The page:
It may have cooled in recent weeks, but thatâ€™s no reason to forsake the refreshing goodness of an iced coffee. And here in Borderstan, few do it as well as the folks at Pitango Gelato, the Italian-style gelato shop in Logan Circle (1451 P Street NW) where baristas serve up hand poured iced coffee using the Japanese method. But donâ€™t mistake it for a culture clashÂ â€” the Japanese method iced coffee is a perfect complement to Pitangoâ€™s Italian gelato and espresso service.
…and for that we say, domo arigato.
I caught up with Pitangoâ€™s coffee manager, Luke Albao, to gain insight into what makes their iced coffee so delectable. He says the Japanese method stands out from alternatives like batch brewing and cold brew concentrates, the latter of which requires coffee to be fully immersed in room-temperature water for many hours. Albao says cold brewing masks the brightness found in Japanese method iced coffee.
â€śWhen it comes to iced coffee, there’s only one way to get a bright and aromatic drink that could be considered refreshing, and that is to brew it hot,â€ť says Albao. â€śHeat is necessary to bring out the full complexity of a specialty coffee. Most cold-brewed coffee I’ve had is fairly monochromatic tasting, without any of the sparkle you might expect from a specialty coffee, so you feel you need to reach for the milk and sugar.â€ť
The coffee Pitango uses is currently Haru, an Ethiopian blend from Counter Culture Coffee. Albao is a big fan of the Haru, particularly as an iced coffee, which he says highlights the best qualities of this coffee.
â€śThe Haru is wonderfully aromatic, even when iced. Its flavor has a honey-like sweetness to it with citrusy high notes,â€ť says Albao. â€śBut to me, what is particularly special about this coffee is its delicate floral characteristics. Coffee blossoms smell a lot like jasmine. I find that it’s a bit like mint or tea in the sense that has a cooling effect on your palette.â€ť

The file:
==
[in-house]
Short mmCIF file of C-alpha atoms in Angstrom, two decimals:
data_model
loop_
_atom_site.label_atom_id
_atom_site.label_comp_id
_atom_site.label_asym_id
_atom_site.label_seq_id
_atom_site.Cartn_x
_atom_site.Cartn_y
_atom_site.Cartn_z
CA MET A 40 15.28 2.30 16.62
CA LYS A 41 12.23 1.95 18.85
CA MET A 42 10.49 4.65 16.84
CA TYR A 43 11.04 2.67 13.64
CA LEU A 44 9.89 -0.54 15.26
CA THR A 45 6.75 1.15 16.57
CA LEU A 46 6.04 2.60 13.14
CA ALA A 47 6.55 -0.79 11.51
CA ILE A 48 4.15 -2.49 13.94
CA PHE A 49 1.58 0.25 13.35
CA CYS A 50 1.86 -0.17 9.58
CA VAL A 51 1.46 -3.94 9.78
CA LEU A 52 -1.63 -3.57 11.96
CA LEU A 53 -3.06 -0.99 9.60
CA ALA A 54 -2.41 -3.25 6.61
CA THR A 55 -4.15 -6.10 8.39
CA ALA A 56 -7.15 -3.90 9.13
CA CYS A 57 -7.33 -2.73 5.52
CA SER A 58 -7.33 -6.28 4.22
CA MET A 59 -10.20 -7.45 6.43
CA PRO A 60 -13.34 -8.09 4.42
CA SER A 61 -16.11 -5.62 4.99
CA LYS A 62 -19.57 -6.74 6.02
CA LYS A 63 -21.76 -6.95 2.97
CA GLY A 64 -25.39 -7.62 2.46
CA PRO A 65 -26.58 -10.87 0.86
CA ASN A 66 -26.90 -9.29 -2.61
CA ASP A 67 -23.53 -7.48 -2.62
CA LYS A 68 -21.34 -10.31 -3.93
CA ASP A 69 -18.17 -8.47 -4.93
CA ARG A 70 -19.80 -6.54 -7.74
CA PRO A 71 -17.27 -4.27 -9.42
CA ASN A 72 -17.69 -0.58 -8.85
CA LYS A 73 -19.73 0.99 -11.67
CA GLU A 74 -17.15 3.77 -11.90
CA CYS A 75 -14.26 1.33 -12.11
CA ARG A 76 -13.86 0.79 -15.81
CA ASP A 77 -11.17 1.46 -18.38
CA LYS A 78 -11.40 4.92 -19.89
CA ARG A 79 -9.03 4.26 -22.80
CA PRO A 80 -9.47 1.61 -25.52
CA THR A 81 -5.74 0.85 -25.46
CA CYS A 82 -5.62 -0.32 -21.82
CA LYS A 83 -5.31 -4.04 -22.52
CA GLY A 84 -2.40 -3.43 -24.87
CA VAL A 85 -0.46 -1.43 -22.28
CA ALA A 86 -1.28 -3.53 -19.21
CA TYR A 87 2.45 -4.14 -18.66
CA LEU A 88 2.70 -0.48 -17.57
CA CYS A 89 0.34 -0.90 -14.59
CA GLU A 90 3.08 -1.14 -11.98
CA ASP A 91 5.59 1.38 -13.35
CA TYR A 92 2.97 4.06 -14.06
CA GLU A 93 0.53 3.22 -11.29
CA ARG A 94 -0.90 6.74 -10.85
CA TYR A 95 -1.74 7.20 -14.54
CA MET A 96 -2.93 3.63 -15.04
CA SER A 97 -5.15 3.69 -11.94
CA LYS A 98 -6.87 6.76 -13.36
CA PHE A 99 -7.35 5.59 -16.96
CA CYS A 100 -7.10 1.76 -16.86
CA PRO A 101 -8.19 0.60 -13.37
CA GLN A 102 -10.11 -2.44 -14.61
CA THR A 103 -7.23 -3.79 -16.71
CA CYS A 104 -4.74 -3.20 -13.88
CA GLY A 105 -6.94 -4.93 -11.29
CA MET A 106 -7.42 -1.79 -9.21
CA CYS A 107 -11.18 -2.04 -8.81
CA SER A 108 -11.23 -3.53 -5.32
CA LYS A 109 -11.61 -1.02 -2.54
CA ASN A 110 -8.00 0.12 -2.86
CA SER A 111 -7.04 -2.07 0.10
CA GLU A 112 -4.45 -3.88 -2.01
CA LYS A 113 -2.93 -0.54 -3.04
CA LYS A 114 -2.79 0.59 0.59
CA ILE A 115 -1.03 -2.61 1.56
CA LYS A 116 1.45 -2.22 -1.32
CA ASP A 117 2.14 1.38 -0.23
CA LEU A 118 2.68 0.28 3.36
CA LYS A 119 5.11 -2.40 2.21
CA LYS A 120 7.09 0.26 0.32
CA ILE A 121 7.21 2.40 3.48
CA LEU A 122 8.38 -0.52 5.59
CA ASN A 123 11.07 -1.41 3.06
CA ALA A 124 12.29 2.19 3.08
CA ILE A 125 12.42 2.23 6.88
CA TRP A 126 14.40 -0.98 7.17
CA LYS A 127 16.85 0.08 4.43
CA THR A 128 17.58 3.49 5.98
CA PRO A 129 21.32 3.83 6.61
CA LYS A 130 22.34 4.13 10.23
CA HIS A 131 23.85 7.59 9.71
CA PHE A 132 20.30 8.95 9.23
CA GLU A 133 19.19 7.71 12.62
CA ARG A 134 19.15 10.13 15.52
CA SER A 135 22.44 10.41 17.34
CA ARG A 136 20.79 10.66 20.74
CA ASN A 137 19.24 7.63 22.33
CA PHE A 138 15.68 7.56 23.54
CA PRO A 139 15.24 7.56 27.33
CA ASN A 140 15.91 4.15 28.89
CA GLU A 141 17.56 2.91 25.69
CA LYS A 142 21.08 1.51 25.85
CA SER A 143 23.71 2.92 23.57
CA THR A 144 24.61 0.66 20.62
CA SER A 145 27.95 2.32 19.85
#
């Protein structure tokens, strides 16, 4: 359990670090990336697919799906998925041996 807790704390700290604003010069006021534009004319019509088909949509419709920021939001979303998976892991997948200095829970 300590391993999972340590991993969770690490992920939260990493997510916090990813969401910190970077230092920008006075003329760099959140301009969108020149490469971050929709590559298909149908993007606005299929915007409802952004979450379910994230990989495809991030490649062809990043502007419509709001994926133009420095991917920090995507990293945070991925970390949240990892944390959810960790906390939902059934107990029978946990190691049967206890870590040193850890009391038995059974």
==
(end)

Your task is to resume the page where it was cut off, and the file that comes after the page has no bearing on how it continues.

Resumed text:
To get a better idea of how the Japanese method differs from conventional brewing, think about a typical electric brewer. These brewers flood the coffee grounds with water and allows the brewed coffee to drip down into a carafe or thermal pot. That brewing method doesnâ€™t allow for much control of elements like rate of saturation, or perfectly distributed water over the coffee grounds.
By contrast, using specialized brewing equipment and proper pouring technique allow the baristas at Pitango to pour a thin stream of water steadily and with great precision to unlock subtle nuance in the coffeeâ€™s flavor. Pitango brews iced coffee with a glass brewer called a Chemex, which uses a special bonded filter to bring out delicate flavors in coffee.
The recipe, so to speak, is as follows:
- Rinse the filter to clean out â€śpaper tasteâ€ť before the brew
- Weigh coffee precisely, in this case 70 grams
- Fill the bottom of the Chemex brewer with 485 grams of ice
- Heat 570 grams of water to between 200-205 degrees, and pour carefully in a controlled circular motion on the bed of coffee
Pitango brews iced coffee throughout the day, so the coffee youâ€™ll enjoy is never older than a couple of hours. Want to learn more? Stop by the P Street location, open weekdays at 10:30 a.m., and 8 a.m. on the weekend. And, if you venture outside of Borderstan, the same iced coffee can be found at Pitangoâ€™s Penn Quarter store.